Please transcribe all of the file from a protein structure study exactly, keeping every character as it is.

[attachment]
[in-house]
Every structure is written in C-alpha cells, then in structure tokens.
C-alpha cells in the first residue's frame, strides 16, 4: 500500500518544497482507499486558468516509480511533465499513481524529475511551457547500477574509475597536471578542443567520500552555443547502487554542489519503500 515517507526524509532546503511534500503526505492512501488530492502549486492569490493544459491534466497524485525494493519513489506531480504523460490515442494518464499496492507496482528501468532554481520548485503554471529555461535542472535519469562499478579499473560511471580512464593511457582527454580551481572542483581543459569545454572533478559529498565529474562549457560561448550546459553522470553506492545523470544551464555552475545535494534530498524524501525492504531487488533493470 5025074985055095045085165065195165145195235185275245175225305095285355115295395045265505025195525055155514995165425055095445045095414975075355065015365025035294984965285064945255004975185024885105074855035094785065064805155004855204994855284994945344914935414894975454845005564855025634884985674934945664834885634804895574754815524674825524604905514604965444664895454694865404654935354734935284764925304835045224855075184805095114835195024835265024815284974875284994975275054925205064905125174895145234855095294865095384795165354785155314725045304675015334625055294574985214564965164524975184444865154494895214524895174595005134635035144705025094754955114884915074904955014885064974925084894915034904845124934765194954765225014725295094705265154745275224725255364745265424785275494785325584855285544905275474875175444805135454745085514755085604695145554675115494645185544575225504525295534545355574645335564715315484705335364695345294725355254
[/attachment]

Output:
[in-house]
Every structure is written in C-alpha cells, then in structure tokens.
C-alpha cells in the first residue's frame, strides 16, 4: 500500500518544497482507499486558468516509480511533465499513481524529475511551457547500477574509475597536471578542443567520500552555443547502487554542489519503500 515517507526524509532546503511534500503526505492512501488530492502549486492569490493544459491534466497524485525494493519513489506531480504523460490515442494518464499496492507496482528501468532554481520548485503554471529555461535542472535519469562499478579499473560511471580512464593511457582527454580551481572542483581543459569545454572533478559529498565529474562549457560561448550546459553522470553506492545523470544551464555552475545535494534530498524524501525492504531487488533493470 5025074985055095045085165065195165145195235185275245175225305095285355115295395045265505025195525055155514995165425055095445045095414975075355065015365025035294984965285064945255004975185024885105074855035094785065064805155004855204994855284994945344914935414894975454845005564855025634884985674934945664834885634804895574754815524674825524604905514604965444664895454694865404654935354734935284764925304835045224855075184805095114835195024835265024815284974875284994975275054925205064905125174895145234855095294865095384795165354785155314725045304675015334625055294574985214564965164524975184444865154494895214524895174595005134635035144705025094754955114884915074904955014885064974925084894915034904845124934765194954765225014725295094705265154745275224725255364745265424785275494785325584855285544905275474875175444805135454745085514755085604695145554675115494645185544575225504525295534545355574645335564715315484705335364695345294725355254